The authors conclude with a call to action that I am going to read now:
“Awareness of the safety issues surrounding the consequences and treatment of peripartum IDA is paramount for anesthesia professionals responsible for the care of these patients.”
Before we wrap up for today, we are going to hear from Peace again. He shares with us the following:
[JP] “We have a number of proven and safe treatments for peripartum anemia which include both oral and intravenous iron supplementation, but studying this problem is hard and knowing when in pregnancy to treat patients and how to measure outcomes is an open question. For instance, many of the studies that have looked at these treatments for maternal anemia have generally focused on process outcomes like maternal hemoglobin and haven’t been designed to detect clinically meaningful outcomes like the rate of maternal transfusion or long-term fetal outcomes. While initial results have shown some promise, I hope that as we move forward, we can identify treatments and timing that most directly improve patient outcomes.”
[Bechtel] Thank you so much to Peace for contributing to the show today. This is the time for teamwork between anesthesia professionals, obstetricians, and hematologists to come together perhaps in a peri-anesthesia clinic setting to work towards earlier diagnosis, effective treatment, appropriate blood conservation strategies and studying clinical outcomes to keep patients with maternal iron deficiency anemia safe.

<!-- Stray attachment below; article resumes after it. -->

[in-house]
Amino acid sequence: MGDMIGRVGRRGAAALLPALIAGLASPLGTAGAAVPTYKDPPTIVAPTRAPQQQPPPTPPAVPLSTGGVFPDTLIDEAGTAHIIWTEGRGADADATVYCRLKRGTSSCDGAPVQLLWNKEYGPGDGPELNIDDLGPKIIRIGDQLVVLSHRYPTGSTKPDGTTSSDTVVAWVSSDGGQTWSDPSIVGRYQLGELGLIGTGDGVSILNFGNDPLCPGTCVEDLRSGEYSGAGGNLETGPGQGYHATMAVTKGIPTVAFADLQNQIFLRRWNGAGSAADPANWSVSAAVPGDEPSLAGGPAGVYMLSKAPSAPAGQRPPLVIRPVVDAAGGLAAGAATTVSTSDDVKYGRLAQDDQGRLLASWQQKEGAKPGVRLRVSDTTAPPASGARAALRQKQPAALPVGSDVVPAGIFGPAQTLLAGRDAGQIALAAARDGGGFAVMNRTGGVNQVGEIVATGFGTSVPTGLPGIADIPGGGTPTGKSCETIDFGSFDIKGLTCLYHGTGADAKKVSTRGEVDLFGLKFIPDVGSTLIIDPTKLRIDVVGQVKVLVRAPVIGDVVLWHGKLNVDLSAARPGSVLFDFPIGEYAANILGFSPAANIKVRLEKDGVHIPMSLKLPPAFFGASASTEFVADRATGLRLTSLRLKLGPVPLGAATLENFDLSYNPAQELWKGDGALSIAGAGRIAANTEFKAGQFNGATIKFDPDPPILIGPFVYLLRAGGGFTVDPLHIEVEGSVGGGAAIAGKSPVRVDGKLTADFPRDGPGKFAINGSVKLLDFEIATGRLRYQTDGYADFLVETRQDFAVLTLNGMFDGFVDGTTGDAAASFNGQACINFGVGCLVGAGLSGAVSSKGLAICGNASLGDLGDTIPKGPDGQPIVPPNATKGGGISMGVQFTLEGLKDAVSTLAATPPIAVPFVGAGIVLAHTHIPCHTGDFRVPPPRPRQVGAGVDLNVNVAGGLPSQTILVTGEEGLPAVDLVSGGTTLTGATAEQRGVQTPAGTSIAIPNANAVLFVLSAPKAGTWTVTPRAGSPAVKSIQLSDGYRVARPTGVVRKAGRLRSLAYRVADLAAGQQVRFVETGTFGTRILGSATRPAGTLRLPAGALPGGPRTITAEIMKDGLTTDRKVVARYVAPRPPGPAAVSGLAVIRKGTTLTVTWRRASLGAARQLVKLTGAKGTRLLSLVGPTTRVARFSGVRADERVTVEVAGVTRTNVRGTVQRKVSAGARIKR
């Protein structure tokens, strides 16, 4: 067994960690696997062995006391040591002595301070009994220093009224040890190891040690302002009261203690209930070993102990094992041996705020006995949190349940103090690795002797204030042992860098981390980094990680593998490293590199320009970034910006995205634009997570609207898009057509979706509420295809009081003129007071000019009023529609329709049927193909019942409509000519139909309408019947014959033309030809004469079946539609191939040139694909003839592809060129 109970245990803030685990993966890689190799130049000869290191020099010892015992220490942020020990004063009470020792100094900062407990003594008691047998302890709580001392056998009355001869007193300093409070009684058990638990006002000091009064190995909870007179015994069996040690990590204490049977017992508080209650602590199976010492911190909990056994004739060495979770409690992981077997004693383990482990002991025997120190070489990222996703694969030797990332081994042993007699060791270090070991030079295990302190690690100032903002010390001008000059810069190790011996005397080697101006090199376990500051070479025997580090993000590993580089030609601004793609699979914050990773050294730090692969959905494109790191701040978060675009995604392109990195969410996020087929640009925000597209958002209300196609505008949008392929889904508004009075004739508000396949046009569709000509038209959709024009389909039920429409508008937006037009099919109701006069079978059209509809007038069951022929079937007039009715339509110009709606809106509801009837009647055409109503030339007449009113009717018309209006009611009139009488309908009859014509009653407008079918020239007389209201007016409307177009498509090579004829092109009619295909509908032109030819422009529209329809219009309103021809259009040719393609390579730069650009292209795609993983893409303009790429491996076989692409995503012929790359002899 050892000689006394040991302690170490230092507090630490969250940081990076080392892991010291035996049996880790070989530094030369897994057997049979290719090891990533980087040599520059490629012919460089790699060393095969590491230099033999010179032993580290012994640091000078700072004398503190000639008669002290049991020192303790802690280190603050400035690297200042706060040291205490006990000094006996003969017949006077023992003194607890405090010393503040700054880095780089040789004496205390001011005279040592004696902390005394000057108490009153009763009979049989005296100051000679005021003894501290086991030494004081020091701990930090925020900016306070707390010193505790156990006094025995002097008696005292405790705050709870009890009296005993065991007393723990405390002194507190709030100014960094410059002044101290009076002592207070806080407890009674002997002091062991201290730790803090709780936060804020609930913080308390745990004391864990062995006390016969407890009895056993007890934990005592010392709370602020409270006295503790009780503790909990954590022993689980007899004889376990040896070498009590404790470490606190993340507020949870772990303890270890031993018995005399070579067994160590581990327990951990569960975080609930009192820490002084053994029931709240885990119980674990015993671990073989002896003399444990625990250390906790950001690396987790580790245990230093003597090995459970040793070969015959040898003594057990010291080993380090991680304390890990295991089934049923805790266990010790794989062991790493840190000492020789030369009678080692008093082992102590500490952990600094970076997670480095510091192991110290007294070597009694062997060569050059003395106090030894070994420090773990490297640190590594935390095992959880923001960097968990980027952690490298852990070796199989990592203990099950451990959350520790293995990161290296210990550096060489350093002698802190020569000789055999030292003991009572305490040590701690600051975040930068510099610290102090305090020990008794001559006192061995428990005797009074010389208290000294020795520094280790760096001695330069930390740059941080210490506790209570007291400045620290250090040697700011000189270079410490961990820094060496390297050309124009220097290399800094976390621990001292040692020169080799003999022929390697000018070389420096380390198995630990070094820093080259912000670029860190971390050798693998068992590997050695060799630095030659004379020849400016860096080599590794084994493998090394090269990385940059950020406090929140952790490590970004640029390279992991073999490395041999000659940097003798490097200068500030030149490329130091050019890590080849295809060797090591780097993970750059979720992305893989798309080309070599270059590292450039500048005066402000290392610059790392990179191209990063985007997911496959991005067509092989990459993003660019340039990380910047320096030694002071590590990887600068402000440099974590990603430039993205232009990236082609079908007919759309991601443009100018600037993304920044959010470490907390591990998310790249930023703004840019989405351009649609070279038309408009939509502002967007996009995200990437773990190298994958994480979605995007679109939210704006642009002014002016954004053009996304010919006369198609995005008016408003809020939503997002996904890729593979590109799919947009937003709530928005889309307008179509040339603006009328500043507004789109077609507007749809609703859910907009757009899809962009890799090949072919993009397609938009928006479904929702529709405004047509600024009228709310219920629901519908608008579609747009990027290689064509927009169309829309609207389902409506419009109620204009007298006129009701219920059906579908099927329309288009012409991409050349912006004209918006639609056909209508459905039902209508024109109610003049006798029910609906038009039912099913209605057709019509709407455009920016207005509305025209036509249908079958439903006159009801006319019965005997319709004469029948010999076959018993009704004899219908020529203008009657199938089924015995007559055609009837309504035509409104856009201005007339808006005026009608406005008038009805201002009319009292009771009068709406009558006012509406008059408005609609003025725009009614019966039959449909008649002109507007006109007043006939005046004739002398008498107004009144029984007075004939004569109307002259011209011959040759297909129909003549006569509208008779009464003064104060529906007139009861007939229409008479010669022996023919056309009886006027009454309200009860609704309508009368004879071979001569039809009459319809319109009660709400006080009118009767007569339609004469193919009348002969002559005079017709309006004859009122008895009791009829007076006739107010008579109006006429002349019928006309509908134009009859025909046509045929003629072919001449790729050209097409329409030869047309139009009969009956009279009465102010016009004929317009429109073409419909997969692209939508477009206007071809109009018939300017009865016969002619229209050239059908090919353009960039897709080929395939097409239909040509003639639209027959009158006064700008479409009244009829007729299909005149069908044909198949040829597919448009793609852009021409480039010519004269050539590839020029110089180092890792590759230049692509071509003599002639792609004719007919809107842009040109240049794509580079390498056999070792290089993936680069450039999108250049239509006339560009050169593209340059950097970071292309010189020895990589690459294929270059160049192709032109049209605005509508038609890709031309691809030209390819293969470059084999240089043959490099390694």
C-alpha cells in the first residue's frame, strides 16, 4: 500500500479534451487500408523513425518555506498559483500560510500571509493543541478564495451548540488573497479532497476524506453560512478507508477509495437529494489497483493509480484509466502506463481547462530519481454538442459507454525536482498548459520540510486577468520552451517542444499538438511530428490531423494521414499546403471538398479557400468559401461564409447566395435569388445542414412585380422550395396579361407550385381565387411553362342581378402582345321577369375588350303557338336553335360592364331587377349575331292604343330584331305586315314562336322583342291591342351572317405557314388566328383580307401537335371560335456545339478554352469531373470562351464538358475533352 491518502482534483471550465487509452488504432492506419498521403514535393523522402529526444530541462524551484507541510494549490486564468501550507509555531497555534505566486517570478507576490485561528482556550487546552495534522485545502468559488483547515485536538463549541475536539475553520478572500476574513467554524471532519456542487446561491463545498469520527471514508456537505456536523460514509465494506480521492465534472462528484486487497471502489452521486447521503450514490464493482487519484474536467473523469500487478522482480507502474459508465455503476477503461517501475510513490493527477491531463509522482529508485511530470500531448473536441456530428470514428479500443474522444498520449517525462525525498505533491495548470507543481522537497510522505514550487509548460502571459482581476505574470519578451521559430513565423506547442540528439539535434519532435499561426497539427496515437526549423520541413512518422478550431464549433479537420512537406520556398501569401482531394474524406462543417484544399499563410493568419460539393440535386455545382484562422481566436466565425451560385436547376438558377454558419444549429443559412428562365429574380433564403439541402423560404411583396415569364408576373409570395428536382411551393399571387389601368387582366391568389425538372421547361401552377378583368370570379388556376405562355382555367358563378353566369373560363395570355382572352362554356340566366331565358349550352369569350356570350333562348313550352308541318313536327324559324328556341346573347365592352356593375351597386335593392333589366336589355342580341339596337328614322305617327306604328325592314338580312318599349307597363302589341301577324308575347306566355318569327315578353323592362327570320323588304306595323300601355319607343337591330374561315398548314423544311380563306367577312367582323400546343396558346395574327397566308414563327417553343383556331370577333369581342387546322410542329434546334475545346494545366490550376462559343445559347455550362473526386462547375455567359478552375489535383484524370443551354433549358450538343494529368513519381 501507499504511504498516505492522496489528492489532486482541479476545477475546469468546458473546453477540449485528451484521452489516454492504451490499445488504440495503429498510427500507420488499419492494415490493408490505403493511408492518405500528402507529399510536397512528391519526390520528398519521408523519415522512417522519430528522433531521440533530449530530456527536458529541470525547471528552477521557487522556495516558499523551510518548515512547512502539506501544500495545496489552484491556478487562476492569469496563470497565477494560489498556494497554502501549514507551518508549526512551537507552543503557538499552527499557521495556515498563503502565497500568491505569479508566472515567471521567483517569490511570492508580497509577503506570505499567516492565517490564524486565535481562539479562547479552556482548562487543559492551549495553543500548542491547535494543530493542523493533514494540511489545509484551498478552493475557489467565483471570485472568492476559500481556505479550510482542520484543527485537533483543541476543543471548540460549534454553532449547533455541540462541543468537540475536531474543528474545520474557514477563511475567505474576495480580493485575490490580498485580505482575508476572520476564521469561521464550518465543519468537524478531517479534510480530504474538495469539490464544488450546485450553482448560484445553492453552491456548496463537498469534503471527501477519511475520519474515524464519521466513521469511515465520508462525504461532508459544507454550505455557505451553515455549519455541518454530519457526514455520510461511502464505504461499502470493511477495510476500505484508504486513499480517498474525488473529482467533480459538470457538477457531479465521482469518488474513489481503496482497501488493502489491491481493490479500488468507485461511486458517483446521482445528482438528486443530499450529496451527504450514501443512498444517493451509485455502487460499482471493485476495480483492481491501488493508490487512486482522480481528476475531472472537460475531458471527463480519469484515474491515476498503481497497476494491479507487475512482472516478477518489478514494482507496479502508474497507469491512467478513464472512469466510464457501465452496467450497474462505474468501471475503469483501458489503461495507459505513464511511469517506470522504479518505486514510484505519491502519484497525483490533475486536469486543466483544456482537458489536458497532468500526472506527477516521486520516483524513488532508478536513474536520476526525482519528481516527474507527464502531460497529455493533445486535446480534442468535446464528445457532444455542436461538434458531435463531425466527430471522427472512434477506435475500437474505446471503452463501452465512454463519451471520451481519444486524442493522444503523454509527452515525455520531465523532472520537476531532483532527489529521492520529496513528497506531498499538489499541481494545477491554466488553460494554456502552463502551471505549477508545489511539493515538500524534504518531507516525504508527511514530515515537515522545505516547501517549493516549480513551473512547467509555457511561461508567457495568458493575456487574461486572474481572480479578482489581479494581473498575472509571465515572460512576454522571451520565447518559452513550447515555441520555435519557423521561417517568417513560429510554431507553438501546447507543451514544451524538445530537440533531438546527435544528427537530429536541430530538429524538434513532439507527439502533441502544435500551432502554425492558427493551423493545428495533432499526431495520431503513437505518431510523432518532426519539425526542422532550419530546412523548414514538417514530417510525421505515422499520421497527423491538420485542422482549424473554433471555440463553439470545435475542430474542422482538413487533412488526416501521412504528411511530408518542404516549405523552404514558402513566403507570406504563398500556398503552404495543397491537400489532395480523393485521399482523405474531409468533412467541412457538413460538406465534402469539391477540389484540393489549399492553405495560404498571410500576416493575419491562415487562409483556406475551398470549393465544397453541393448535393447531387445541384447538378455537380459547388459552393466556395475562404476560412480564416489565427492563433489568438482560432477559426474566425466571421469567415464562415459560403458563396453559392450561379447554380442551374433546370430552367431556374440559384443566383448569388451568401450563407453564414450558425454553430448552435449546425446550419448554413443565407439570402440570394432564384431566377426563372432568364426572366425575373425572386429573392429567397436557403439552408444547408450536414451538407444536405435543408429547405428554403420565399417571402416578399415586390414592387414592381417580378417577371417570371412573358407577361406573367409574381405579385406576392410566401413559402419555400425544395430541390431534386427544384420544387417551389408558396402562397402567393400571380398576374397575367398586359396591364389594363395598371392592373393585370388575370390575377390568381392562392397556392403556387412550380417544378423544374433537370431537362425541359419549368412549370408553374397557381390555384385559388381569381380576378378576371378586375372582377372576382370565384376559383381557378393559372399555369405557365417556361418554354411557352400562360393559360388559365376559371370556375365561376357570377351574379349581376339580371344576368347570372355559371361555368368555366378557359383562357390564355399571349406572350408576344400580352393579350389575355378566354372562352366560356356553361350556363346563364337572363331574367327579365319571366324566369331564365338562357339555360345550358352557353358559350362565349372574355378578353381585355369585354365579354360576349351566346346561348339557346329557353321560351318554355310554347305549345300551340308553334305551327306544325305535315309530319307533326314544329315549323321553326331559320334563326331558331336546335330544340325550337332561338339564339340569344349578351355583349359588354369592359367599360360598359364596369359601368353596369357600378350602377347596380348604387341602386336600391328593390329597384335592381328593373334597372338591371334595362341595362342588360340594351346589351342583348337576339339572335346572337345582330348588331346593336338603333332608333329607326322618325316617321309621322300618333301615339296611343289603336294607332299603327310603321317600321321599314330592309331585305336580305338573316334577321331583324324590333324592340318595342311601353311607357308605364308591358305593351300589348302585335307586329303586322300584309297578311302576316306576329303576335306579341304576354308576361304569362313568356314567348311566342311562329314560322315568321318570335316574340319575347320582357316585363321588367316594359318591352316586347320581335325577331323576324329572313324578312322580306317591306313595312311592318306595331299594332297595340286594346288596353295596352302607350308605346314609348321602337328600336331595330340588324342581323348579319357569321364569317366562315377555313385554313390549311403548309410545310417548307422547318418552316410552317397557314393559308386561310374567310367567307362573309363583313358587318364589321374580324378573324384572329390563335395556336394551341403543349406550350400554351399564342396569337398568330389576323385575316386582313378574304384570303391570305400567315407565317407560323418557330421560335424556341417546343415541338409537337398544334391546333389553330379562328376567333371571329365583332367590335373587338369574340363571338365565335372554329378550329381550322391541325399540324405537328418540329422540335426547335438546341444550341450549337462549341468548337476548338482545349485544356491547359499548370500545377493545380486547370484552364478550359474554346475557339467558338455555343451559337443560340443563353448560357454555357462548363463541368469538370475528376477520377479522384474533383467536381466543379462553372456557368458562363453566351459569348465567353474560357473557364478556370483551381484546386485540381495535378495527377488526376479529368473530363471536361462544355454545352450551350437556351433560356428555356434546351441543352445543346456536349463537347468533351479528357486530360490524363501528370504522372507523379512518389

If you have any questions or comments from today’s show, please email us at [email protected]. Please keep in mind that the information in this show is provided for informational purposes only and does not constitute medical or legal advice. We hope that you will visit APSF.org for detailed information and check out the show notes for links to all the topics we discussed today.
Happy 2022! If you made a new year’s resolution to listen to the Anesthesia Patient Safety Podcast, congratulations on completing this task! Now, we hope that you will subscribe to our show, give us a 5-star rating and continue to listen all year long. We hope that you will share this show with your friends and colleagues, and anyone interested in the latest news and updates in perioperative and anesthesia patient safety.
Until next time, stay vigilant so that no one shall be harmed by anesthesia care.
© 2022, The Anesthesia Patient Safety Foundation